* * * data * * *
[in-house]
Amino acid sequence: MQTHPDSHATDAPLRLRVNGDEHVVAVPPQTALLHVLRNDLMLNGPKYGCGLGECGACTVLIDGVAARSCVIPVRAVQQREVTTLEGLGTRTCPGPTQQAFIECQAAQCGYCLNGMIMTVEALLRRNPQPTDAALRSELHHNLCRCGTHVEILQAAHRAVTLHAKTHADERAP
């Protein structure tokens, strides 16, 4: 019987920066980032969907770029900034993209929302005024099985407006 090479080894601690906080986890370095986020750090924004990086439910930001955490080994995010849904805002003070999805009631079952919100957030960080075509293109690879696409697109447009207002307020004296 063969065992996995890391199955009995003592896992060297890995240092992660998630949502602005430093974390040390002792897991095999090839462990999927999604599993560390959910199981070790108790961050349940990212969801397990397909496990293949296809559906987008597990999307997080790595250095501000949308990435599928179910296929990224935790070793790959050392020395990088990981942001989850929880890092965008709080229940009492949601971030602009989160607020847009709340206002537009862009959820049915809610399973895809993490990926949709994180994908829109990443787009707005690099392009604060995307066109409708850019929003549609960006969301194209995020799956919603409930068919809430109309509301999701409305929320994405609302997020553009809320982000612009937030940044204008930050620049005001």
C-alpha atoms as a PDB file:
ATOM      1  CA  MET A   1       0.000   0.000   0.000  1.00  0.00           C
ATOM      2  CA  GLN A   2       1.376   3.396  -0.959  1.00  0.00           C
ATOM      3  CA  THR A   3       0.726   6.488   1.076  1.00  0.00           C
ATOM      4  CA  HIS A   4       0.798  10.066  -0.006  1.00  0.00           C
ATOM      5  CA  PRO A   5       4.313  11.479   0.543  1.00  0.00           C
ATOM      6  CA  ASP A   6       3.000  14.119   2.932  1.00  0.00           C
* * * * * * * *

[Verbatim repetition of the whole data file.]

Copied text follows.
[in-house]
Amino acid sequence: MQTHPDSHATDAPLRLRVNGDEHVVAVPPQTALLHVLRNDLMLNGPKYGCGLGECGACTVLIDGVAARSCVIPVRAVQQREVTTLEGLGTRTCPGPTQQAFIECQAAQCGYCLNGMIMTVEALLRRNPQPTDAALRSELHHNLCRCGTHVEILQAAHRAVTLHAKTHADERAP
């Protein structure tokens, strides 16, 4: 019987920066980032969907770029900034993209929302005024099985407006 090479080894601690906080986890370095986020750090924004990086439910930001955490080994995010849904805002003070999805009631079952919100957030960080075509293109690879696409697109447009207002307020004296 063969065992996995890391199955009995003592896992060297890995240092992660998630949502602005430093974390040390002792897991095999090839462990999927999604599993560390959910199981070790108790961050349940990212969801397990397909496990293949296809559906987008597990999307997080790595250095501000949308990435599928179910296929990224935790070793790959050392020395990088990981942001989850929880890092965008709080229940009492949601971030602009989160607020847009709340206002537009862009959820049915809610399973895809993490990926949709994180994908829109990443787009707005690099392009604060995307066109409708850019929003549609960006969301194209995020799956919603409930068919809430109309509301999701409305929320994405609302997020553009809320982000612009937030940044204008930050620049005001």
C-alpha atoms as a PDB file:
ATOM      1  CA  MET A   1       0.000   0.000   0.000  1.00  0.00           C
ATOM      2  CA  GLN A   2       1.376   3.396  -0.959  1.00  0.00           C
ATOM      3  CA  THR A   3       0.726   6.488   1.076  1.00  0.00           C
ATOM      4  CA  HIS A   4       0.798  10.066  -0.006  1.00  0.00           C
ATOM      5  CA  PRO A   5       4.313  11.479   0.543  1.00  0.00           C
ATOM      6  CA  ASP A   6       3.000  14.119   2.932  1.00  0.00           C